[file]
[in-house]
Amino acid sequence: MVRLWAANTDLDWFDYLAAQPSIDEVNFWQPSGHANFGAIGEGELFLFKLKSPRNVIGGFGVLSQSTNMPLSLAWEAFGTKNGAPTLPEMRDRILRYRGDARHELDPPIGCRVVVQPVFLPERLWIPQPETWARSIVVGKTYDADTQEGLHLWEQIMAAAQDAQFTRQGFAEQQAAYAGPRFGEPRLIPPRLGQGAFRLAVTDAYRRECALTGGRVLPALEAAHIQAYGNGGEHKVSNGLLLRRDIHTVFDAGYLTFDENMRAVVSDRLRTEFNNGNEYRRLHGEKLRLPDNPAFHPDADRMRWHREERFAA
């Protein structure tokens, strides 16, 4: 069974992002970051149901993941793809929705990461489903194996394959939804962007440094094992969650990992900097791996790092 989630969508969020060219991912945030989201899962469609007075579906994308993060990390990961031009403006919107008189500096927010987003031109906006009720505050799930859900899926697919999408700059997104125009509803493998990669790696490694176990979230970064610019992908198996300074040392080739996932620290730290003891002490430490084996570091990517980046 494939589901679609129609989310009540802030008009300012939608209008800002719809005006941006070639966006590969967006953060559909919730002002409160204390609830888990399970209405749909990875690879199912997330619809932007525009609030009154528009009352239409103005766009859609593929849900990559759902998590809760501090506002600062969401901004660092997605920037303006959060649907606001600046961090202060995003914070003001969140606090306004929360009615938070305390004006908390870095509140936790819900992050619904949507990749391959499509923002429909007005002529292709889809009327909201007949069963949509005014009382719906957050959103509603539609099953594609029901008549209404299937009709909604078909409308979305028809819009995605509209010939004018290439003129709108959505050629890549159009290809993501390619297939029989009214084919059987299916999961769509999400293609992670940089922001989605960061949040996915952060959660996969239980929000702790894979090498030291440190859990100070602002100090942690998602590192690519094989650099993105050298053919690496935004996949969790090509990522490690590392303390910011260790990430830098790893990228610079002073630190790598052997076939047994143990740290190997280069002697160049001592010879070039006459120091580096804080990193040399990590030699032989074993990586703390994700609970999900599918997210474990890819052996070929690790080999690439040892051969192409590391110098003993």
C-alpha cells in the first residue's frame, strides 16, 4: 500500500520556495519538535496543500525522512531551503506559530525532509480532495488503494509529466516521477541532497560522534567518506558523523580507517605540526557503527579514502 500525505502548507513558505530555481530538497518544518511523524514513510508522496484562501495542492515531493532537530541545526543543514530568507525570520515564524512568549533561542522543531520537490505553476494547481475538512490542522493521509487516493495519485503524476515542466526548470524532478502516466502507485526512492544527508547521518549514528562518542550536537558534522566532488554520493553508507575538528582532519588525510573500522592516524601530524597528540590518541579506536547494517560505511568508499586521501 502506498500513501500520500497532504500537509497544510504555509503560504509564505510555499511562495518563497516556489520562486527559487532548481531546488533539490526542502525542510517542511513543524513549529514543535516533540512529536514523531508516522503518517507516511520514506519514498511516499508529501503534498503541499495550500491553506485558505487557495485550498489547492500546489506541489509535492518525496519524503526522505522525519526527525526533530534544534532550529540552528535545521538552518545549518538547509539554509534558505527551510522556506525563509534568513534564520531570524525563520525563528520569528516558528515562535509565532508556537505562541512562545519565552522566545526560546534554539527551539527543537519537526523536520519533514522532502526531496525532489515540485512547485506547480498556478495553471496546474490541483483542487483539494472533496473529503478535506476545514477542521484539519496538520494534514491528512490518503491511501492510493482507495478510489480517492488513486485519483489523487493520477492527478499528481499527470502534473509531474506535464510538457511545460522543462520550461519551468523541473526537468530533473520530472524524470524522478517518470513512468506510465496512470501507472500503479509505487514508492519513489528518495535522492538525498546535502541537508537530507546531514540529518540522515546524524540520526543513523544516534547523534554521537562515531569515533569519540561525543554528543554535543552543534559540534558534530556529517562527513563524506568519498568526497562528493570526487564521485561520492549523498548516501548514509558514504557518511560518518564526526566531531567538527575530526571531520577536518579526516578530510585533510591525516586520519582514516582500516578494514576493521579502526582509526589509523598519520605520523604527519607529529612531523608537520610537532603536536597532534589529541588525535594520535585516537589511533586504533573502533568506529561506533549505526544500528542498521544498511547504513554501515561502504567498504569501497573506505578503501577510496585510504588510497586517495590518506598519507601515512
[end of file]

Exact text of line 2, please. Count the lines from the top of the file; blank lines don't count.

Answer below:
Amino acid sequence: MVRLWAANTDLDWFDYLAAQPSIDEVNFWQPSGHANFGAIGEGELFLFKLKSPRNVIGGFGVLSQSTNMPLSLAWEAFGTKNGAPTLPEMRDRILRYRGDARHELDPPIGCRVVVQPVFLPERLWIPQPETWARSIVVGKTYDADTQEGLHLWEQIMAAAQDAQFTRQGFAEQQAAYAGPRFGEPRLIPPRLGQGAFRLAVTDAYRRECALTGGRVLPALEAAHIQAYGNGGEHKVSNGLLLRRDIHTVFDAGYLTFDENMRAVVSDRLRTEFNNGNEYRRLHGEKLRLPDNPAFHPDADRMRWHREERFAA